I had a pair of very interesting conversations the past two weekends, the first of which I will touch on in this article. It was only a brief part of a conversation that was had, but the topic got me thinking.
One of the biggest problems that I find with God – theologically that is (there are many other issues I have with the notion of a complex universal creator) – is the concept of free will and fate. Logically speaking, the two cannot co-exist, it is impossible. If one is in control of one’s own destiny, there cannot be a set fate, a destiny, awaiting us. If there is a set fate, a fixed end point in our lives, then we cannot have free will, as we are essentially little more than passengers on a ride through existence.
The problem comes with the logic of God. For God to exist as truly omnipotent– which, logically, it must have to be – it must be all knowing. This would lead one to believe that God has a set fate for us, a plan in which he knows every decision we will ever make, every thought we will ever have and every feeling we will ever experience. This is fine, until you call into question the motivations of the deity. The majority of belief systems tell us that God loves us and cares about us, that we, as its creation are something that, at the very least, interests it.
Now, if we take God as being a loving being (again, my interest in this argument is from a theological standpoint, one that deals with the religious depiction of the deity), the issue of a predetermined fate becomes something that raises serious questions. If we do have a preset fate, then God is most definitely a sadist. Why otherwise would a child be born in Africa, spend 2 years of its life barely able to eat with flies nesting in its eyes, knowing nothing but constant struggle, only to die by malnutrition and starvation, having done nothing but essentially suffer for its entire life, if God did not enjoy our misery? Why are things like cancer permitted to exist if God knows everything that can and will happen in a persons life, and can obviously influence the outcome?
No, if fate is something that exists, then God is one of the sickest beings in existence. The sickest in fact, as it is its existence. However, if God truly loves us, refuses to muddy himself in our affairs and permits us true free will, it cannot be an omnipotent being, thus cannot be God. True free will means we make all our own choices, meaning God would only be aware of them once we make them. If such a deity were unable to know what we were going to do, that would render it something considerably less than omnipotent.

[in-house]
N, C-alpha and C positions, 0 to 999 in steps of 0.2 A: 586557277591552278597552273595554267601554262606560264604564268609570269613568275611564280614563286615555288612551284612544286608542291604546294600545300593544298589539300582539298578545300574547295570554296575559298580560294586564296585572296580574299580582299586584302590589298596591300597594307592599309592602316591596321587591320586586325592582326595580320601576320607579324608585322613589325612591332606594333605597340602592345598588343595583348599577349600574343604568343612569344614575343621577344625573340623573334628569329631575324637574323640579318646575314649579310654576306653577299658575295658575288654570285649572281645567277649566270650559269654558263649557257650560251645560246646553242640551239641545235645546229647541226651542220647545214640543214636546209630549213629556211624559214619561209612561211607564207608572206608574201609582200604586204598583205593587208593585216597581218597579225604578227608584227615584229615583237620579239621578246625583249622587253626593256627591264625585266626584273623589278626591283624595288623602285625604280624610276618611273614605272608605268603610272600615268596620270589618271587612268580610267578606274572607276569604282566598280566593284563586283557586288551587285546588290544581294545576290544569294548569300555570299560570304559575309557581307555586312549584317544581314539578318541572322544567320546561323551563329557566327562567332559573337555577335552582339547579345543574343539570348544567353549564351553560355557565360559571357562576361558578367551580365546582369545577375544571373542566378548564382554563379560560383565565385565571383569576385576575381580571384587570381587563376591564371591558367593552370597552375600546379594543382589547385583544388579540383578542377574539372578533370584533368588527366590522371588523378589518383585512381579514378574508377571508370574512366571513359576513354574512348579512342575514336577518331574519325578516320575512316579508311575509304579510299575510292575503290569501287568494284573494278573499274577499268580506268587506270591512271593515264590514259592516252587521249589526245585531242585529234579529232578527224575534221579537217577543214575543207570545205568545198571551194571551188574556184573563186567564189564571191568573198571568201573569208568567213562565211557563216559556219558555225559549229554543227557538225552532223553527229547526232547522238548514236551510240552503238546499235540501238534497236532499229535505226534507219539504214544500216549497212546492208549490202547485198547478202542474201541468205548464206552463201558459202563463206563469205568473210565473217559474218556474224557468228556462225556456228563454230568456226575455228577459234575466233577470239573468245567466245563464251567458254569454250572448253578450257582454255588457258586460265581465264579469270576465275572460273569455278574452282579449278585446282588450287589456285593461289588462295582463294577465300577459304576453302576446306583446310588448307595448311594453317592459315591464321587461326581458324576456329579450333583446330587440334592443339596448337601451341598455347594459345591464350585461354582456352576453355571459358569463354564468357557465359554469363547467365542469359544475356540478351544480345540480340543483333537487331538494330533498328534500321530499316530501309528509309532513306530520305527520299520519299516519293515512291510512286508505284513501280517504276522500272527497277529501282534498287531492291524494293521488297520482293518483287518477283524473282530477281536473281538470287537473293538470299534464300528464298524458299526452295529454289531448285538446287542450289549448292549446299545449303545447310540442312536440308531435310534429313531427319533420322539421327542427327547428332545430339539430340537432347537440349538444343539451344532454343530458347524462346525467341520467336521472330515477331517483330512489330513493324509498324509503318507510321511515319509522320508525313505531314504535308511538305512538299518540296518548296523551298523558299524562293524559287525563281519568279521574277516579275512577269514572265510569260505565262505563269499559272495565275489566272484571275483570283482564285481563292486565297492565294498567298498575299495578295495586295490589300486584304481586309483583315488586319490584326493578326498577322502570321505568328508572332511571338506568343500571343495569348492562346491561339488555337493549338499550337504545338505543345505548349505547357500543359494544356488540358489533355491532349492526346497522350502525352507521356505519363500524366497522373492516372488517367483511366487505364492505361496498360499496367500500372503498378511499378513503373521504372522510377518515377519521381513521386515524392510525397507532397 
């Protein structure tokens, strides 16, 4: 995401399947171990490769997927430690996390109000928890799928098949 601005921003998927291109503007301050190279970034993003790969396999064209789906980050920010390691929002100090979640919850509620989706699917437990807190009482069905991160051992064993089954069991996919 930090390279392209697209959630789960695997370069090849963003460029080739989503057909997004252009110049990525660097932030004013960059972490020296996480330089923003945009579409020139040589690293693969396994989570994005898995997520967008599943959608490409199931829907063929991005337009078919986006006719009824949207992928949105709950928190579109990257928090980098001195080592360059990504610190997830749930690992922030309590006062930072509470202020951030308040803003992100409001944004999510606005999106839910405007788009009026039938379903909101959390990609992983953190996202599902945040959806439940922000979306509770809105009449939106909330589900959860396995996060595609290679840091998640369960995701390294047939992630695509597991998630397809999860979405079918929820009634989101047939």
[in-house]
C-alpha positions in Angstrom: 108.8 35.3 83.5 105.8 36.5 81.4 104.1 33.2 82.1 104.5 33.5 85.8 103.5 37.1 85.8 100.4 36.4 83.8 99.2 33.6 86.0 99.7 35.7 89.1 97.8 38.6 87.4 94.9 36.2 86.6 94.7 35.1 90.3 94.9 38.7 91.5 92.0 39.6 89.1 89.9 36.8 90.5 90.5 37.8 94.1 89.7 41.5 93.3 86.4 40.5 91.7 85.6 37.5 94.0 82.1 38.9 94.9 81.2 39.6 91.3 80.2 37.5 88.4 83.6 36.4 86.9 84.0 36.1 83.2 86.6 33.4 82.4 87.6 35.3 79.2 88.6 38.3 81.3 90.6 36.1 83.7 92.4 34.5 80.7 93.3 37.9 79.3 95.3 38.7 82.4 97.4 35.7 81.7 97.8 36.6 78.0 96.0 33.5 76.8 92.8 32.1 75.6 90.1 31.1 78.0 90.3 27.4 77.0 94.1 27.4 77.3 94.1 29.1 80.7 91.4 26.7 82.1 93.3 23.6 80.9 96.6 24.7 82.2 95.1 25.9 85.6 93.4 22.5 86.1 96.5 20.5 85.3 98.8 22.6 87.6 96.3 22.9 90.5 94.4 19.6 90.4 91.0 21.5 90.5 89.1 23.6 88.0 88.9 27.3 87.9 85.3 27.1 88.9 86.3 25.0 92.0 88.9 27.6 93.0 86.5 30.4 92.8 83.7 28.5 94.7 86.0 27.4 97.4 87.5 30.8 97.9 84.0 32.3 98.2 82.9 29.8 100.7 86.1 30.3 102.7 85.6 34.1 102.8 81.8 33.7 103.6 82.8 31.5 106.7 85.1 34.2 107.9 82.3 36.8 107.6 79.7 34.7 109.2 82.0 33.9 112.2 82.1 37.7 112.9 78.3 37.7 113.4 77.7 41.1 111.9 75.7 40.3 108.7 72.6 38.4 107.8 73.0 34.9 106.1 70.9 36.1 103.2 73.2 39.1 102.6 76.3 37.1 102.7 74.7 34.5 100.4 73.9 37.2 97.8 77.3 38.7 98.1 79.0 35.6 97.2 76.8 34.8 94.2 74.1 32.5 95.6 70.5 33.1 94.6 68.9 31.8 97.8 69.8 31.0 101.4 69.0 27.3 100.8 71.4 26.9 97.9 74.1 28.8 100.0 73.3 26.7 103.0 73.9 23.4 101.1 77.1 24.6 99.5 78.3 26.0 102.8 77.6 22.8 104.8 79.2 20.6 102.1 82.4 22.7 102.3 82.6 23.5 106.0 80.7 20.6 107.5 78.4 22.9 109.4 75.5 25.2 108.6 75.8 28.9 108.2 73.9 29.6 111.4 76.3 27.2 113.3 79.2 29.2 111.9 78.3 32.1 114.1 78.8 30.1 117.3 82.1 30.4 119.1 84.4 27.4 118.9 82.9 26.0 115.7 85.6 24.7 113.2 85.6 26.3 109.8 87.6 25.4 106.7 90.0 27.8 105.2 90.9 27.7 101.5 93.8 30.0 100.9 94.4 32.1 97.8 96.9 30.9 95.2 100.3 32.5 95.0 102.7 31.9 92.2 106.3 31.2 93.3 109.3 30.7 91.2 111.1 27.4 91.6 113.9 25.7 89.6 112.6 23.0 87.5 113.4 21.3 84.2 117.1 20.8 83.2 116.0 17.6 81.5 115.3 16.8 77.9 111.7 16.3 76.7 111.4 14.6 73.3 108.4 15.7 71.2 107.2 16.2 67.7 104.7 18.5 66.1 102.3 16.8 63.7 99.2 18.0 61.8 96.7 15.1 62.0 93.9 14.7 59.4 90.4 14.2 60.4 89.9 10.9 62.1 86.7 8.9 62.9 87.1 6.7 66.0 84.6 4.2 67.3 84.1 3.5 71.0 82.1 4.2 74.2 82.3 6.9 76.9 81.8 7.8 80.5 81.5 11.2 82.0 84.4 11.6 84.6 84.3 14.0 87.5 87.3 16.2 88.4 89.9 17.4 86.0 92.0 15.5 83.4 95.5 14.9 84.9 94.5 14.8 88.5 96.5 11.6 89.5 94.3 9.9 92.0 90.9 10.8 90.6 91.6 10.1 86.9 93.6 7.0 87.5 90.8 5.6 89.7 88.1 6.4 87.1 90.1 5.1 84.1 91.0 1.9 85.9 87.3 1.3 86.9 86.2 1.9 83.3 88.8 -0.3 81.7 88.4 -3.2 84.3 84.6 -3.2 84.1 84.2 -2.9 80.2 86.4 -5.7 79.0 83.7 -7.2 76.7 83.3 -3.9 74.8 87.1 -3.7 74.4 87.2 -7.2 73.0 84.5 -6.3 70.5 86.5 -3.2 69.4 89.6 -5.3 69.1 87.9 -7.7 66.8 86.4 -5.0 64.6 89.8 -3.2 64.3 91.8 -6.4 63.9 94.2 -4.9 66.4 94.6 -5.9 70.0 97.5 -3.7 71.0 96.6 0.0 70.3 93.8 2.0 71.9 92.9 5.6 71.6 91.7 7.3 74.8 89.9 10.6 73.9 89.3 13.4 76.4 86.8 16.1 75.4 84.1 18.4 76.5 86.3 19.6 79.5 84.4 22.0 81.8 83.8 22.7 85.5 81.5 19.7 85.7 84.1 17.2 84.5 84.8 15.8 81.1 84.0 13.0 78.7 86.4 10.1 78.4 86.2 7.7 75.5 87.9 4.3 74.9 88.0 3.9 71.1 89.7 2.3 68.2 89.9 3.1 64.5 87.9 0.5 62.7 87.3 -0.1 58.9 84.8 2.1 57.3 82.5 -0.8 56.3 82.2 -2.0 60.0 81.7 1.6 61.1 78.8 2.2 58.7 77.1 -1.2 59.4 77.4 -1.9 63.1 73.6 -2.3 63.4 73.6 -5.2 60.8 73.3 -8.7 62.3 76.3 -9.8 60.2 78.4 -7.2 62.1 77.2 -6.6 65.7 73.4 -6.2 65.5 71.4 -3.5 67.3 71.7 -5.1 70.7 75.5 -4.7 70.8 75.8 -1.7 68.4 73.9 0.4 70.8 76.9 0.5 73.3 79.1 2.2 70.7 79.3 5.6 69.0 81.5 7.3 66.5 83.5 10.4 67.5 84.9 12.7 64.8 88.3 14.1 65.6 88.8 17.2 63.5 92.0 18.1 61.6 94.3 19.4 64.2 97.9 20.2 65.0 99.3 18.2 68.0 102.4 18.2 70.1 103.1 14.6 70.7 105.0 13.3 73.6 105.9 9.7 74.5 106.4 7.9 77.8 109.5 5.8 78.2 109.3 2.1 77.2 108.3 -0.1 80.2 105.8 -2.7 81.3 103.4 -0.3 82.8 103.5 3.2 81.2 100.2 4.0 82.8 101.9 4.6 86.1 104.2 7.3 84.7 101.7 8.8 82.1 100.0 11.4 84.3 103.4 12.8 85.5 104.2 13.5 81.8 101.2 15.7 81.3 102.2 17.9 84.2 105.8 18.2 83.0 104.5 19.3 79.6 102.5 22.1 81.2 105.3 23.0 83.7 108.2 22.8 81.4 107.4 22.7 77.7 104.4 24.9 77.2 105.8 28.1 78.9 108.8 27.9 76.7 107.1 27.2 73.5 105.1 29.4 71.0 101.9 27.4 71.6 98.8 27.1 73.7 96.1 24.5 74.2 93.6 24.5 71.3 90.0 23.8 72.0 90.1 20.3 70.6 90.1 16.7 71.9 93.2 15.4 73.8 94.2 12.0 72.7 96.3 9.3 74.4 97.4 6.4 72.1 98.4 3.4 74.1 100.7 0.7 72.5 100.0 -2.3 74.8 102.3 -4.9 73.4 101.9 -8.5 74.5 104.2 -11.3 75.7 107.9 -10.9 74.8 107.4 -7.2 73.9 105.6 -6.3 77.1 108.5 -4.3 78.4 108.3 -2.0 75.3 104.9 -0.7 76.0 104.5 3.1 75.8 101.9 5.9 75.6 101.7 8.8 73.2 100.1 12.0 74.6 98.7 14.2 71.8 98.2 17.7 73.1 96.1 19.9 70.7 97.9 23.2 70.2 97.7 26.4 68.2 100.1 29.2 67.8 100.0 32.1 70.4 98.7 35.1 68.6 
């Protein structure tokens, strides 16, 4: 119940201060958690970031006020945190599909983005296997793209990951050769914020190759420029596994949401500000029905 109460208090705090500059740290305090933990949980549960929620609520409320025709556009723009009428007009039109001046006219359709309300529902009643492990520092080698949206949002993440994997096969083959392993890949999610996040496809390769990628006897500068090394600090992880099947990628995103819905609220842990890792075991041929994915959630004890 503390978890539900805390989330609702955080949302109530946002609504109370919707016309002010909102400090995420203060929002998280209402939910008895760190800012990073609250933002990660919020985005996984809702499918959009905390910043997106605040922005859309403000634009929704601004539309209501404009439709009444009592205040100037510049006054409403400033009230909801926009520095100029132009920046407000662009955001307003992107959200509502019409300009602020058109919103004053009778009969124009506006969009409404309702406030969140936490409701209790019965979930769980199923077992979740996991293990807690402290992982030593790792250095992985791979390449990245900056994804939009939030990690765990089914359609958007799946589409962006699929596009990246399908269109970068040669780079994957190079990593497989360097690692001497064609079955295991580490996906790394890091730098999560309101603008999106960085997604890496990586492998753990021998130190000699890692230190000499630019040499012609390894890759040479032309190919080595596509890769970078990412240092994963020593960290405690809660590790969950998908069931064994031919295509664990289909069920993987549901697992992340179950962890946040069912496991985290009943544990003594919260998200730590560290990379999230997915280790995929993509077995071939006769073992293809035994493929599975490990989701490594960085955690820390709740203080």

So we are presented with a problem. Either God is an absolute bastard – something totally anathema to what all religions tell us – or is unable to know every, and thus, does not exist (it is not a God). The problem is a one that appears to run directly in contradiction with the accepted philosophy of all religions. It, essentially, negates the very idea of God in the first place (looking at it through the prism of God being an entity that actually likes us and this reality).
Prior to last week I had never received an acceptable explanation for this issue. The one I received was surprisingly simple, but once considered actually explains a hell of a lot. Essentially it boiled down to ‘Perception is reality’. The logic was that, while yes it’s true that God has a plan, and does know everything, we as a species are so unaware of it, and so apparently able to agree with free will that we do not really perceive it; it is never apparent. In not being able to perceive it in any way, can it ever really be said that we don’t have free will? As far as we are aware every action leads to another, every reaction to another, and every opinion we think we choose to have is built off of something else we experience. Just because we are unable to perceive these things happening to us, rather than them actually happening doesn’t – to us – make it seem any less like free will.
It has also recently been discovered in the past few years that the brain actually makes decisions before we are consciously aware of them. The subconscious mind reaches choices and what not without our self aware selves realising it. So, essentially, there is already a degree of fate working in our lives, as we don’t consciously make our own decisions.
Through this prism, one can come to the conclusion that God – if it exists – is a benevolent sadist. While there are things, like the African child I mentioned earlier – that seem cruel, working through a religious prism, this child, it should be assumed will be relieved in a rather lengthy afterlife (though that’s a whole other ballpark (especially when one considers the problem of hell, but that is a uniquely Abrahamic concept)) – it seems that the dramas, hardships and traumas of life would be permitted to endure so that, essentially, it broadens and enriches our experience down here in our brief corporeal form. So while we must endure suffering, we do so in a way that contributes greatly to our experience. It’s something that is difficult to endure, as hardship is something we would naturally want to avoid, yet it is important to our development, our interactions and our understanding of the reality we inhabit and we are definitely better off for it.
Whoever said God works in mysterious ways may not have known how right they were.